Month: April 2017

Night in the Woods — Ode to Millennial Egotism

by Jed Pressgrove

As expressed in The Who’s pop masterpiece “My Generation,” most people don’t like their generation being outright dismissed or insulted. But if millennial gamers sing high praises for Night in the Woods, any defense of themselves will be hard to swallow. Writers Scott Benson and Bethany Hockenberry have created a puzzling contradiction with protagonist Mae and the small-town setting of Possum Springs: while the latter by itself has palpable authenticity, right down to the humorously varied “Get off my porch” dialogue from a grumbling male, Mae becomes more and more irresponsible as employed, stressed-out people allow her privileged behavior to grow to unbelievable degrees.

Simply put, Mae epitomizes the stereotypical millennial’s disconnection from traditional everyday toil, and the script of Night in the Woods pretends that working-class citizens would not call her out for mooching and breaking the law. In the story, Mae has returned to her hometown to live with her parents again after dropping out of college. From there, you guide Mae through a variety of self-absorbed, immoral activities that include tampering with crime evidence, shoplifting, and digging up the coffin of a boy, all with little or no consequence. Although the anthropomorphic cast of Night in the Woods gives the writers leeway to indulge in some cartoonish, unrealistic depictions, the story suggests the supporting characters have real-life concerns, especially pulling one’s own weight, that help the player suspend disbelief. Why, then, do these people — family members, friends, and hard workers — excuse, overlook, or laugh off Mae’s flagrantly selfish and stupid actions?

At one point, it seems Benson and Hockenberry will address this glaring question through Bea, Mae’s childhood friend who has been running a business ever since the death of her mother. Bea confronts Mae’s blase attitude toward dropping out of college: “I stayed here and got older, while you left and stayed the same.” Yet Bea inexplicably goes on to support Mae’s thievery and grave defilement (and for some unknown idiotic reason, the populace of Possum Springs doesn’t care about a decades-old corpse being disrespected). Bea’s dedication doesn’t get rewarded, though: in a late scene, Mae embarrasses Bea with callous disregard, which causes Bea to bring up how she wishes she could have had an opportunity to go to college like Mae, who can’t even offer her good friend a reason as to why she quit school. Bea eventually says Mae is “genuinely a good person,” even though the story has only shown evidence of Mae taking advantage of everyone around her, with no effort toward explaining herself or making a contribution to society.

Developer Infinite Fall also excuses Mae’s deplorable acts by gamifying them. Stealing, destroying property, and stabbing are presented as fun, throwaway minigames. This design choice, coupled with the townspeople’s bizarre lack of criticism for Mae’s egomania, implies that sociopathy should be celebrated, not examined. Even if Night in the Woods had a cogent point, Mae would remain an unflattering caricature of a millennial. Benson and Hockenberry’s writing is unacceptable in light of Three Fourths Home: Extended Edition, which demonstrates how the hardships of a capitalist society give millennials and baby boomers more spiritual connectedness than many realize.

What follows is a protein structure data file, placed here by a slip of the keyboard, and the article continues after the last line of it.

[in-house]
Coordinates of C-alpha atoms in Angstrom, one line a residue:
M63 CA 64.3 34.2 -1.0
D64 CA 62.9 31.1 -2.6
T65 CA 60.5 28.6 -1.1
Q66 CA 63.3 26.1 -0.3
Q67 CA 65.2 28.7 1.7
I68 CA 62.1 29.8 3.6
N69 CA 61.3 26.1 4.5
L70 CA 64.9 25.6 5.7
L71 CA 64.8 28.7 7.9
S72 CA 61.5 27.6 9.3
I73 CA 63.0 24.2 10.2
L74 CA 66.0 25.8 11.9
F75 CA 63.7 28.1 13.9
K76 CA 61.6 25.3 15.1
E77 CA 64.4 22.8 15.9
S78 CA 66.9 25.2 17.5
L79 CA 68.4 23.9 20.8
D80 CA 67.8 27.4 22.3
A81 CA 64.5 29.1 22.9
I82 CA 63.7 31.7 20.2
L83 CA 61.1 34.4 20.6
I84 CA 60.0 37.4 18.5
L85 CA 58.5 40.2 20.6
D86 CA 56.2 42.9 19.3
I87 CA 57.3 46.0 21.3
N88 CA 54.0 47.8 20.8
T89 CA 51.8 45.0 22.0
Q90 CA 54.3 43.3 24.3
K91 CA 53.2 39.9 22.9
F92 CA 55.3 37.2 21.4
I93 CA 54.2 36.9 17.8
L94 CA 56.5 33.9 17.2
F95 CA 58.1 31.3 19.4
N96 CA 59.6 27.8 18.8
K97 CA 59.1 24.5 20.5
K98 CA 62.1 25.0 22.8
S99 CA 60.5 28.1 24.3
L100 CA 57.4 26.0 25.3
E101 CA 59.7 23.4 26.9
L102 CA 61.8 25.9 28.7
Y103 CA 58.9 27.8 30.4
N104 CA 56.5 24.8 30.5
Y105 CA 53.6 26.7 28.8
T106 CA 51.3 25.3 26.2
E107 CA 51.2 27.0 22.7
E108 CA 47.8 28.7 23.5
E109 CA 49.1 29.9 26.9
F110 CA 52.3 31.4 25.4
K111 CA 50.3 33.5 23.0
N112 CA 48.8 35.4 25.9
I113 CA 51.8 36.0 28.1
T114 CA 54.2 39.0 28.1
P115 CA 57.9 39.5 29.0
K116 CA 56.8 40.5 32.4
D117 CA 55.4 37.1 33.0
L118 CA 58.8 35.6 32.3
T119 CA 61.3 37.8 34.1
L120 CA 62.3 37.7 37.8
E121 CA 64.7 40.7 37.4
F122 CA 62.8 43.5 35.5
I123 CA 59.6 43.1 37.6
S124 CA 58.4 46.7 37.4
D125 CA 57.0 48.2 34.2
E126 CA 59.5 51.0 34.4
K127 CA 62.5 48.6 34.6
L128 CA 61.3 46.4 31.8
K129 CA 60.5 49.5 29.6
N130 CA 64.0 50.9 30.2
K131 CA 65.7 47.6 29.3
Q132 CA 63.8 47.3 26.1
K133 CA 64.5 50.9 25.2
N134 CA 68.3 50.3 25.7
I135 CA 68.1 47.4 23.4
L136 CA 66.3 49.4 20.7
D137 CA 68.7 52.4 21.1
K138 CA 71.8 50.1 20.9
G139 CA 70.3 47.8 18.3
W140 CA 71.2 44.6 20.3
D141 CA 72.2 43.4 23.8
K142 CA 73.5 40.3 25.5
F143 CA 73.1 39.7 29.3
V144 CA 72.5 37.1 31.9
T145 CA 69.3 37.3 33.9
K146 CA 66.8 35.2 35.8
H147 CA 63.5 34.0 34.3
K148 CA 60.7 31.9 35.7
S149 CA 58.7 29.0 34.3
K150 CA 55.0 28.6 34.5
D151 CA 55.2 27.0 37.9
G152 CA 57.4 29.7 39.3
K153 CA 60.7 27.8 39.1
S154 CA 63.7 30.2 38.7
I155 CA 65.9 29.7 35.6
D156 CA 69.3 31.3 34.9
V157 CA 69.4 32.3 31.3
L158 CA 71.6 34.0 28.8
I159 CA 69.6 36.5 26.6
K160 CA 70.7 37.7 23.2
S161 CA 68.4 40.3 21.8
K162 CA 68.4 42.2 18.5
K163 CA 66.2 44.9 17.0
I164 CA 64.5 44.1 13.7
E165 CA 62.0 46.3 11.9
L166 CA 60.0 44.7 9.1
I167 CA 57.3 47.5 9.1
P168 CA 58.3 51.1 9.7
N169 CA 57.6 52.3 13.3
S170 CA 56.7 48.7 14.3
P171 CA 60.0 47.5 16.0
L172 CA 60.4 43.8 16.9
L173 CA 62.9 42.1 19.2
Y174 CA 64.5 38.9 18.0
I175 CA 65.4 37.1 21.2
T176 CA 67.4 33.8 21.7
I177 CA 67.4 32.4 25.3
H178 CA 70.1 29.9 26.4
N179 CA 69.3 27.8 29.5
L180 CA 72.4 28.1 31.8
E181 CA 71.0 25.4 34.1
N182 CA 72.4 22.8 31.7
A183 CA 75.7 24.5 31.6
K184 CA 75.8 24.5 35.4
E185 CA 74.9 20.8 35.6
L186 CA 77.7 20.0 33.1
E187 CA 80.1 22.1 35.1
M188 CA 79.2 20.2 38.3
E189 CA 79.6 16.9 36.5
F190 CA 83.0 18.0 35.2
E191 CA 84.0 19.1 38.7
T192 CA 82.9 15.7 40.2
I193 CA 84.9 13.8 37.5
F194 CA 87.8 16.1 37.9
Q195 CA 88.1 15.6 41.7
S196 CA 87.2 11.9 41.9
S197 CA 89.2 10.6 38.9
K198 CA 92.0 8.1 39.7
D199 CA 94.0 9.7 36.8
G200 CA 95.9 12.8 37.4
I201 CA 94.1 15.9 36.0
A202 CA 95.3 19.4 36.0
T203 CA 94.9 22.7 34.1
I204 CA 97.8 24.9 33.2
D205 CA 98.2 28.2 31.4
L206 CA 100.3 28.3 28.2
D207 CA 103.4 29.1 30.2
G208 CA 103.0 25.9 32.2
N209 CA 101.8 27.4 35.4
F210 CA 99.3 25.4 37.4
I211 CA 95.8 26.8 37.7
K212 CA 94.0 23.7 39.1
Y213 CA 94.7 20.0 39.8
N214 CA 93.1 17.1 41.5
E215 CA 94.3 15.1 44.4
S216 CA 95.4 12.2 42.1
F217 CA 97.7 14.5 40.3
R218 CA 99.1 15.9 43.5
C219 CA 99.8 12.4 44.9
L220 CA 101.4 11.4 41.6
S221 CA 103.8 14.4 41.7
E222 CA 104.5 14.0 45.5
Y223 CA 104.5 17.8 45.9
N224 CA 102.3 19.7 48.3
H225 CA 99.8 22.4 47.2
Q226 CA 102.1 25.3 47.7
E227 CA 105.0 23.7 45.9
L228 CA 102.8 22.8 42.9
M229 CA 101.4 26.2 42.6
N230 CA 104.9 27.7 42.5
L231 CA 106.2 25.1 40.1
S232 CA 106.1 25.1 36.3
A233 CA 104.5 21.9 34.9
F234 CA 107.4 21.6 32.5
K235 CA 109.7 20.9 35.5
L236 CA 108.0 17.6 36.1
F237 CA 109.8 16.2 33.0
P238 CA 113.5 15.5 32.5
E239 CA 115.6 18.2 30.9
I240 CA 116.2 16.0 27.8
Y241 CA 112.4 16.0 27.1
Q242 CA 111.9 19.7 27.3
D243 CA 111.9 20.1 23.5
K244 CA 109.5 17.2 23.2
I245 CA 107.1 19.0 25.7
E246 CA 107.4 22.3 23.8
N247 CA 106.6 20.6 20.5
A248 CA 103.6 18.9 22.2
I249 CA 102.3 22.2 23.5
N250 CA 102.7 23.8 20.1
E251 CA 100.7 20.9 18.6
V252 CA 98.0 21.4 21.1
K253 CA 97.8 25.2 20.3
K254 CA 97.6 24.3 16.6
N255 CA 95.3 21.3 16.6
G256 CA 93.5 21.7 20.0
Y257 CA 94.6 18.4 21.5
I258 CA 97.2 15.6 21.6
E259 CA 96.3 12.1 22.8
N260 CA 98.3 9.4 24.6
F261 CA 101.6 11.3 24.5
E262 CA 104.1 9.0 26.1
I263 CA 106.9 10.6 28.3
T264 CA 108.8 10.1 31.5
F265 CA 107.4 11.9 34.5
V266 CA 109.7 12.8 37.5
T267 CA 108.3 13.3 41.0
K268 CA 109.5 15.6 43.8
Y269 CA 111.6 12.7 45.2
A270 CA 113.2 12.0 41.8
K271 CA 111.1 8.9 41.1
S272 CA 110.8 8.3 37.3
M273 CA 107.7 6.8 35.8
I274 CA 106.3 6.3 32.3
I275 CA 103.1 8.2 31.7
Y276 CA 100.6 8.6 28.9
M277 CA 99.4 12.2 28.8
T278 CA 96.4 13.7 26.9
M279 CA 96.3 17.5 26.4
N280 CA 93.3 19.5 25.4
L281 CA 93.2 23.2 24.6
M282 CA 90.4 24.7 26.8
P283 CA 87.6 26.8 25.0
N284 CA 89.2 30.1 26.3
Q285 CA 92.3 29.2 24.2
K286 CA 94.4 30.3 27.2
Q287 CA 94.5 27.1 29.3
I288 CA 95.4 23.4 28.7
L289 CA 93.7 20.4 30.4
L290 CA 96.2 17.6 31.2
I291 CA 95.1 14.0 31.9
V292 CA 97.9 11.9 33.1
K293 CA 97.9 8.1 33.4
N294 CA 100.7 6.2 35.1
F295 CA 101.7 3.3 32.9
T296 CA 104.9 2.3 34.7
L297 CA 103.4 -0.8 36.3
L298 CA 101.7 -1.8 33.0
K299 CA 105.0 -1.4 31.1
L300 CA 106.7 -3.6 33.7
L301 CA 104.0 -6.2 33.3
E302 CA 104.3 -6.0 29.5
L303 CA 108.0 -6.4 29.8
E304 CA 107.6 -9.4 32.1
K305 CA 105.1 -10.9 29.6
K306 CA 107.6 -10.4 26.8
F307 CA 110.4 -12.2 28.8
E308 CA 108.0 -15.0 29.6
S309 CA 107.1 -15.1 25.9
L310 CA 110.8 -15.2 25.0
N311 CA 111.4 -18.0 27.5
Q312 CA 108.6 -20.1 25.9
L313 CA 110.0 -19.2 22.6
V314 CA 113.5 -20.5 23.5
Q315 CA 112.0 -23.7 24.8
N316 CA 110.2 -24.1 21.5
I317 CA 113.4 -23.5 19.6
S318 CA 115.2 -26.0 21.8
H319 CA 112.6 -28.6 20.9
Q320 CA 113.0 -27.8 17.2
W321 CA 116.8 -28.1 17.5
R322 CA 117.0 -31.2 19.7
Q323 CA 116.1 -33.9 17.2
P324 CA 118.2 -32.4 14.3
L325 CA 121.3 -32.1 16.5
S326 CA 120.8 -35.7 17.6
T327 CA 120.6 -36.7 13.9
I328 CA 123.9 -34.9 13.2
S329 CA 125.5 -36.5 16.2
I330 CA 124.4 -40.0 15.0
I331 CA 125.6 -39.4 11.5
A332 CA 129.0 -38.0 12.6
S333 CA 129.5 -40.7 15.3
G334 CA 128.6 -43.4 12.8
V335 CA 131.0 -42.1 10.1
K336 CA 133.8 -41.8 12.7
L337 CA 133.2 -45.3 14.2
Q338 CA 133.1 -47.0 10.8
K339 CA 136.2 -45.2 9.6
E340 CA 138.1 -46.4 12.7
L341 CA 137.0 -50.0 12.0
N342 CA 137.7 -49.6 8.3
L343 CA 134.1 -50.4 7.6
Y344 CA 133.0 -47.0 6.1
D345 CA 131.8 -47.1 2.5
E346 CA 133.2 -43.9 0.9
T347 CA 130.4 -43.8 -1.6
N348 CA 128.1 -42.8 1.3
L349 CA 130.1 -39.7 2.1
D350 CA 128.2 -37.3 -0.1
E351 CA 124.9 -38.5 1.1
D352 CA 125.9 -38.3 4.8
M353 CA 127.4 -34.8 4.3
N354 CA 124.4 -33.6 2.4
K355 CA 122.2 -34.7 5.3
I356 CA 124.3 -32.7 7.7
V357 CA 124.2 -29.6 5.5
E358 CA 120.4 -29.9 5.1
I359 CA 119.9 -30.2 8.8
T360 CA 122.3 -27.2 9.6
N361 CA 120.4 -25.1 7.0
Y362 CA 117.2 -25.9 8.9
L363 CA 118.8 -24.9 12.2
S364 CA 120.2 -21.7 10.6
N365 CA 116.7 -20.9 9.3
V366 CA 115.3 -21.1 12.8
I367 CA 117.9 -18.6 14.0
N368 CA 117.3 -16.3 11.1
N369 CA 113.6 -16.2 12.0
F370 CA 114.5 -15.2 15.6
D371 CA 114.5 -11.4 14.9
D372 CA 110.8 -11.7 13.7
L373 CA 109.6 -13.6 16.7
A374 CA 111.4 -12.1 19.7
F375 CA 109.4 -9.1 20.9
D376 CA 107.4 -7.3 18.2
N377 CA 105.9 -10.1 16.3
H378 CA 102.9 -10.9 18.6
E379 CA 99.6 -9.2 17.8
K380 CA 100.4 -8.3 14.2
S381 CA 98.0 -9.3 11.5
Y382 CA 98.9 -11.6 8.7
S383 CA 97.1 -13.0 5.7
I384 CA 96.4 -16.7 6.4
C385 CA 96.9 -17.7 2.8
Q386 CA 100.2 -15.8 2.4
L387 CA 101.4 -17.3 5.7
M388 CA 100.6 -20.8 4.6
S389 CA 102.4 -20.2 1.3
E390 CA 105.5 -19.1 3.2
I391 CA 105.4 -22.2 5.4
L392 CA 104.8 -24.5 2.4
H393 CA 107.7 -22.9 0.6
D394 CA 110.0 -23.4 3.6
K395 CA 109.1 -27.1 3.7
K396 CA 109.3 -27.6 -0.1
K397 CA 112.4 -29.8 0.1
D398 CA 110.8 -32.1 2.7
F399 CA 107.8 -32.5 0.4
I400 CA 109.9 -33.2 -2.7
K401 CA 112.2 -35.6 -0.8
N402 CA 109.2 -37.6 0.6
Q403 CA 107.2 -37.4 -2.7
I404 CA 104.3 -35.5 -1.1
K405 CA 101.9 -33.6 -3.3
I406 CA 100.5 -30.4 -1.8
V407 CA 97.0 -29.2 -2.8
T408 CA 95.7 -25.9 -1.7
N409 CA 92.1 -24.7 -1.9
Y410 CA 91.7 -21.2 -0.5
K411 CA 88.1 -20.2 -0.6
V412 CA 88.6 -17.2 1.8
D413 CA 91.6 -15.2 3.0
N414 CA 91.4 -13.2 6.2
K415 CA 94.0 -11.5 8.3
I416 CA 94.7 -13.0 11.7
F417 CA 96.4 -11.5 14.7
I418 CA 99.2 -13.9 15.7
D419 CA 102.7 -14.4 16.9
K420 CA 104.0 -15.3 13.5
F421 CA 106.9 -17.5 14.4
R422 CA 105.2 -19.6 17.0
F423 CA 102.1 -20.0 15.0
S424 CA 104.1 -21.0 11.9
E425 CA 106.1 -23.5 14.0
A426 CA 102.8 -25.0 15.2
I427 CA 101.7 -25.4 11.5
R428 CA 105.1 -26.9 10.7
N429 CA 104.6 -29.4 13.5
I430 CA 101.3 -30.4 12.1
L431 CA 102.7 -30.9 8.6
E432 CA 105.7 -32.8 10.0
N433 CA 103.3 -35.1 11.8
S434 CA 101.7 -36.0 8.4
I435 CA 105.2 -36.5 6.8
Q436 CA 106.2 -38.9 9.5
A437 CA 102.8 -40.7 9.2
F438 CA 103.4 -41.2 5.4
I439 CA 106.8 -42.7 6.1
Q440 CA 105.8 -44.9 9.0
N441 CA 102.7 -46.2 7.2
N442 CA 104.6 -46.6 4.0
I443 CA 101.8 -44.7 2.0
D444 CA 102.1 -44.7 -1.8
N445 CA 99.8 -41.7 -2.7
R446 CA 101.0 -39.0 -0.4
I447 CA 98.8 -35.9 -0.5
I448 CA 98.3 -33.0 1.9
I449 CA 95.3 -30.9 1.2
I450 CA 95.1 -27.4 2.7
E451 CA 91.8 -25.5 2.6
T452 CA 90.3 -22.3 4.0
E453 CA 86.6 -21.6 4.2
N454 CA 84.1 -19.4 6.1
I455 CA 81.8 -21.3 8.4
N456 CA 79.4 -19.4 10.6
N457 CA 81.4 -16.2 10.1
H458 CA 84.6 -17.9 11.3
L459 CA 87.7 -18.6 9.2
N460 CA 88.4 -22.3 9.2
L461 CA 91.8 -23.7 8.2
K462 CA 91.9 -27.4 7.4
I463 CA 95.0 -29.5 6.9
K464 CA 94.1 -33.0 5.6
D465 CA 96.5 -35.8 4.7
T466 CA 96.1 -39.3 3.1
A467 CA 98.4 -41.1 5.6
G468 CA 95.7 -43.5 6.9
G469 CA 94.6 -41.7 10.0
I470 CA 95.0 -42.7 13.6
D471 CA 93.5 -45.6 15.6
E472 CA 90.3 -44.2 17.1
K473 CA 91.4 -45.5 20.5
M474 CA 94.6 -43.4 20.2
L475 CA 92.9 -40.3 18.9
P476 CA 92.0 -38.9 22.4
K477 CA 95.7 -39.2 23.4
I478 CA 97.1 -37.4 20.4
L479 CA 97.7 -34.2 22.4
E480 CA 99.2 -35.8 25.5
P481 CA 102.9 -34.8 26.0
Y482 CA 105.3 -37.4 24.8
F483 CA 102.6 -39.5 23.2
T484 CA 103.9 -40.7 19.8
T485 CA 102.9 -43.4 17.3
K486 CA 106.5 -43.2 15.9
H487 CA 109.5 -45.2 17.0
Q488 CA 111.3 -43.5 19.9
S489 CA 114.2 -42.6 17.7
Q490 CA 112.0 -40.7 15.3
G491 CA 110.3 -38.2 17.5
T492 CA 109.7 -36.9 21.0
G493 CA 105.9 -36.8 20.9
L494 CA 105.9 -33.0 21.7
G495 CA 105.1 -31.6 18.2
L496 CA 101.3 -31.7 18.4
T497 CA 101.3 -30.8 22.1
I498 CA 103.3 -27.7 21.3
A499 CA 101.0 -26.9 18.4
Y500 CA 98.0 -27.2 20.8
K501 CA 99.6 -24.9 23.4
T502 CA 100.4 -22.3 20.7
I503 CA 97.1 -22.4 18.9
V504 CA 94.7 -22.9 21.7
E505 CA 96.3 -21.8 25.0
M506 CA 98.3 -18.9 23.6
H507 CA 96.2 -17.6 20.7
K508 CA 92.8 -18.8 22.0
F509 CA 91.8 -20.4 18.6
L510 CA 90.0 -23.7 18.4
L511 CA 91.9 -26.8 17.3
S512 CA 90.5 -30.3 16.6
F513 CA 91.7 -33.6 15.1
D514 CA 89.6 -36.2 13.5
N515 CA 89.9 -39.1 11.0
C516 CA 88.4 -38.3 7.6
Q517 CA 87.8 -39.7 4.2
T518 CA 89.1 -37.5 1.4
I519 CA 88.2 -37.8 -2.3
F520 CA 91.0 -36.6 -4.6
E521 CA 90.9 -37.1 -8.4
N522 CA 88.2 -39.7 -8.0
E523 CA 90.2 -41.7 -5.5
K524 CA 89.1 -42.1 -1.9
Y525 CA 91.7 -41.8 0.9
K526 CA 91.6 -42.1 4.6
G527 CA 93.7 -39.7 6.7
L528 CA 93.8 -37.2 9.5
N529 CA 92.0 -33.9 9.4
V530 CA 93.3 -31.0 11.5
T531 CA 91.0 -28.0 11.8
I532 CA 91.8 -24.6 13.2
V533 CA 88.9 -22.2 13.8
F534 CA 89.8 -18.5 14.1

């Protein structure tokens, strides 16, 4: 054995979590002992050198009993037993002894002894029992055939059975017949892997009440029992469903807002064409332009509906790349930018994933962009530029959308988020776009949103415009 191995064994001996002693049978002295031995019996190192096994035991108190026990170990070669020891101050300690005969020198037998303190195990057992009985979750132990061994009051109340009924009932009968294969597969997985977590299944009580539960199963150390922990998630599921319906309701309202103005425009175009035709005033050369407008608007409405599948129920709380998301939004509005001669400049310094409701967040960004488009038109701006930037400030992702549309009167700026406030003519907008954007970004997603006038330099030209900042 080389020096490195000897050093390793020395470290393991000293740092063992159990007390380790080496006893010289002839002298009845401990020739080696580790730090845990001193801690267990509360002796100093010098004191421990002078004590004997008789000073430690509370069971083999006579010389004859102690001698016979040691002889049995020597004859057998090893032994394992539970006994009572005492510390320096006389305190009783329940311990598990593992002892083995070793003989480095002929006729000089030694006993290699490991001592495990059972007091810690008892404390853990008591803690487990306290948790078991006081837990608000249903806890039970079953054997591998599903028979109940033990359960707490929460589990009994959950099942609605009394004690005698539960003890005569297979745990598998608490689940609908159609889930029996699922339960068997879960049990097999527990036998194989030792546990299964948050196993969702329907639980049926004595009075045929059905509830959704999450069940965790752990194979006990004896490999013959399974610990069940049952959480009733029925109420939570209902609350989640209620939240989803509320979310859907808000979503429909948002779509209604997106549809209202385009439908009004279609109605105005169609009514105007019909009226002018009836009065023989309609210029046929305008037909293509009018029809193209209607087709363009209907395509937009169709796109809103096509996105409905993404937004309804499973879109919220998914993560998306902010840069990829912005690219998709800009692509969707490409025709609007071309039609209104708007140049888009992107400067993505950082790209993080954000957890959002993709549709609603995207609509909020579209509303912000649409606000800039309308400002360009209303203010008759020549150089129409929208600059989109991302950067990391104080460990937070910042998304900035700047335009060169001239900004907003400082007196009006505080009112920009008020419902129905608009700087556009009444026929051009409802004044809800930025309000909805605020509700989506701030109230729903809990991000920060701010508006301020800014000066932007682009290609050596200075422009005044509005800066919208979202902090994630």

Night in the Woods is at its most tedious when Mae drags all of her friends on a ghost-chasing mission, as it’s fairly obvious from the start that there are no ghosts. Benson and Hockenberry use this setup to reveal that Mae and a clandestine Republican-leaning cult are similarly insane. For connecting mental illness to murder (straight out of Shirley Jackson’s “The Lottery”) and all sorts of other unsavory activity, Night in the Woods registers as pandering and cliched Democrat hate on one hand and a demented apology for millennial immaturity on the other.

Horizon Zero Dawn Review — Foregone Heroism

by Jed Pressgrove

Horizon Zero Dawn boasts yet another modern open world, but given the unquestionably moral protagonist and cookie-cutter quests (such as killing bandits and wiping out corrupted machines), it would be more accurate to say the game features a big world in which it’s fairly fun to shoot things with a bow. Due to her deer-in-headlights look during dialogue exchanges, Aloy, the red-headed hero at the center of it all, is more interesting for her combat skills than her personality. All of this ultimately makes Horizon Zero Dawn a straightforward action game where the goal is to take out a lot of bad guys as efficiently as possible. And while this simplicity is refreshing when compared to The Legend of Zelda: Breath of the Wild’s more intense pseudo-survival aspects (such as constant weapon breaking and stamina depletion), developer Guerrilla Games doesn’t do enough to ensure drama in the game’s many fight scenes.

With its warring tribes, light settlements, and abundant wildlife, the world of Horizon Zero Dawn recalls that of Far Cry Primal. The main difference is the role of technology: Aloy has a device attached to her ear that can scan her surroundings (think “detective mode”), and the most noteworthy animals in the game are 100 percent machine. Using both natural materials and components salvaged from the mechanical beasts, you produce ammunition for a variety of weapons, which range from a slingshot that fires bombs to a crossbow that slings down ropes that trap enemies. You also wield a spear for melee and stealth attacks, and you level up to activate all of Aloy’s capabilities, the best of which is an ability that slows down time when you aim your weapon while jumping.